• and on the other side of the arguement, non-ketogenic diets have cured cancer patients…

    I guess it depends on which cancer your treating reading between the lines.

    Good article though, and one that would probably go down well on Peter Attia’s blog.

    I’ve no connecion with either, just read both, and now this one.

    • Editorial

      Thanks for the point about Attia’s blog I’m a great admirer of his clarity and grip on the biochemistry.

      Yes I think Ornish has published on low fat and cancer and then there has been a lot on the web recently from Dr Nicholas Gonzales a NY physician who has been treating cancer patients with diet for a long time. He has written a long piece – part of which you can find here - – which sets out his ideas.

      He makes two points: firstly that different people respond differently to different types of diet – seems reasonable – and that he was a friend and colleague of Atkins who confessed to him that the ketogenic doesn’t work for cancer and that he was giving up trying to treat it and would be concentrating on weight loss.
      Even so a proper evaluation of ketone approach and its variations would seem well worthwhile

      • Atkins may contain too much protein to preserve weight loss after the usual first 6 months of success. Blood sugar is then produced from excess proteins via gluconeogenesis, showing up as higher morning readings despite even “zero” carbs intake. This affects weight loss badly and it keeps insulin from falling to ideal values, probably causing end of the road also for cancer treatment considering IGF-1 etc..
        Try LCHF instead where proteins remain same or reduced and fats – natural fats – are increased. Lard, olive oil, coconut oil, butter and beef tallow are good fats. Omega 6 fats from vegetable oils are all inflammatory.
        Jimmy Moore broke stagnated weight loss turned to weight gain by reducing proteins drastically.

  • According to Seyfried and D’Agostino, Pedersen and Young it will work effectively against all kind of cancers as the Warburg effect is a common denominator. But when gone into a far state of destruction by the cancers it needs also probably a another treatment together with this diet (3BP?). But heavely calory restriction and no carbs other than very low sugar carbs like green leavy vegetables and a healthy amount of exercise (HIIT and HIT) will surely have a very strong impact on the disease. Seyfried is not excluding any type of cancer yet. Nor is Dr Young with het 3BP treatment.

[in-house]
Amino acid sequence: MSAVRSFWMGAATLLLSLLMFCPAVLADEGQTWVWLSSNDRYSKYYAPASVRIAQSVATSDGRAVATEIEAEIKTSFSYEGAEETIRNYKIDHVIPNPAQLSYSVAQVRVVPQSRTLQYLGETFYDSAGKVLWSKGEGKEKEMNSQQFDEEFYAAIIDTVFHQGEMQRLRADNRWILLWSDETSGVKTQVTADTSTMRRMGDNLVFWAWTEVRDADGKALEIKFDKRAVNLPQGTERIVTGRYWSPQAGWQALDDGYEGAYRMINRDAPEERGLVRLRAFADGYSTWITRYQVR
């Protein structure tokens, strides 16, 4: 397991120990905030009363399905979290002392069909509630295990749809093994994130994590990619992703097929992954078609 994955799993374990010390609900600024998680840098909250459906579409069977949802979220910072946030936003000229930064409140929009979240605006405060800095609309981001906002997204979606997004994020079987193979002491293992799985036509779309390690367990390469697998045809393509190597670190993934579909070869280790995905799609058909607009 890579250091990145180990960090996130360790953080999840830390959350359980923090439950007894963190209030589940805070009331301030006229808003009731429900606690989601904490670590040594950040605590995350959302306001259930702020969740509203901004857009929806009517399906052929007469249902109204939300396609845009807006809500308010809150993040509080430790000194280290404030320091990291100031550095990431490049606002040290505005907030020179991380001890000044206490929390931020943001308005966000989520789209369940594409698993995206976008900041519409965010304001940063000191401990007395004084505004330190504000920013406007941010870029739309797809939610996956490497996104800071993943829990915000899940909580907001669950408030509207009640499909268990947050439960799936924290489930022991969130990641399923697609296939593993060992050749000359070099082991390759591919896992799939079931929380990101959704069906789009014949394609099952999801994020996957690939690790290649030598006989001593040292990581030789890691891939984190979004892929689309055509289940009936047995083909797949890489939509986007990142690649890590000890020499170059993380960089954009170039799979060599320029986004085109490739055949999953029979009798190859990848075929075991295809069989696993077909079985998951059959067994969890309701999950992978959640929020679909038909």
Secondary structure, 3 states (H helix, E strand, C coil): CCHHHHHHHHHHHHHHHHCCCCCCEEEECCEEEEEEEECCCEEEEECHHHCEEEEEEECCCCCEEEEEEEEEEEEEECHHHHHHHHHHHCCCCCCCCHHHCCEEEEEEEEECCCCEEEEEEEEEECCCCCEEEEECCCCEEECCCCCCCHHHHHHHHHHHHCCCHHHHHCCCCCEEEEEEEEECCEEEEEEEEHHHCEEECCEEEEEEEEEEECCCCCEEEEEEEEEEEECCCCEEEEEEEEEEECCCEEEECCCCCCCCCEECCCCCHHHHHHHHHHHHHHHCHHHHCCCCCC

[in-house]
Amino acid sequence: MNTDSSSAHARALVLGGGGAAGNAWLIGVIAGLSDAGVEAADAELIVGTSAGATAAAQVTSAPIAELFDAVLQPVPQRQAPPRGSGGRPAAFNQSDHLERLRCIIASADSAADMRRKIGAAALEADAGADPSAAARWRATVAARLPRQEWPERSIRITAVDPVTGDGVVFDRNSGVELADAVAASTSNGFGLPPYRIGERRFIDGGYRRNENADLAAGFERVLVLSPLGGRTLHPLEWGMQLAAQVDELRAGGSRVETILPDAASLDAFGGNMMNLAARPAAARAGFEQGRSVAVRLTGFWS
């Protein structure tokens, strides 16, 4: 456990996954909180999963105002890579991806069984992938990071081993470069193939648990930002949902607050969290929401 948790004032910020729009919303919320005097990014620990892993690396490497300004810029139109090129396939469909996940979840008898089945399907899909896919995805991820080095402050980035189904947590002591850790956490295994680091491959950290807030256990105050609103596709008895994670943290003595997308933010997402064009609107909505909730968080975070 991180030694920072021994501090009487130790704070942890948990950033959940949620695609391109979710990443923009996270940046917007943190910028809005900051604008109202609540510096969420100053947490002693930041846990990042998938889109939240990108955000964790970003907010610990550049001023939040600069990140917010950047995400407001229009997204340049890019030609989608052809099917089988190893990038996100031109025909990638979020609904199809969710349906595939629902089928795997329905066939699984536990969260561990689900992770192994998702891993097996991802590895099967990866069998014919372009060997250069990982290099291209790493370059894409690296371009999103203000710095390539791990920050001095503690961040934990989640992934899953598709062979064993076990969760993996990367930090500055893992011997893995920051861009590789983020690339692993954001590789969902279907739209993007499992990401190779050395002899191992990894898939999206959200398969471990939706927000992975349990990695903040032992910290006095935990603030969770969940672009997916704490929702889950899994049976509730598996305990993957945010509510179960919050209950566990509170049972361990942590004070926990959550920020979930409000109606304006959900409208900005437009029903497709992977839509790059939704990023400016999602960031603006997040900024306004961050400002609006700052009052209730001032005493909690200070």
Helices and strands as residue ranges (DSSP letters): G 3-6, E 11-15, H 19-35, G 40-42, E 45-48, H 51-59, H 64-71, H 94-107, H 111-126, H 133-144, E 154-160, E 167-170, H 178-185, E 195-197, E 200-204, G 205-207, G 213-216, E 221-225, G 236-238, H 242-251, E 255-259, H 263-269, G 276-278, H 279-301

• Hello – great article, but if there is a sugar link to cancer growth, why don’t more diabetics get cancer? I tried to understand both this article and the previous one, but again some of it was a little confusing about the role of sugars/insulin on cancer growth. thanks Sue

    • Editorial

      Anyone else can give useful response on this. Diabetics are at raised risk for cancer, the very low carb ketosis diet looks promising as a supportive cancer treatment and there is genetic research showing that mutated gene for insulin growth factor causes dwarfism and a resistance to cancer.

  • There is some interesting data I have seen where Type 2 diabetics on Metformin/Glucophage actually have a reduced chance of getting cancer. One of the “benefits” of being type2!

    • Editorial

      As i understand it the reason metformin seems to cut cancer risk- raised for diabetics – is that unlike other diabetic medication it reduces insulin resistance rather than pushing up insulin production, which is a growth hormone. One of the drawbacks of metformin is that it cuts absorption of B12, so an alternative appraoch could be to try bringing down blood glucose – and so insulin – by following a low carb diet. Check out Dr David Unwin’s success in reducing both the weight of his diabetic patients and their drug intake in this way. Search for his name on the site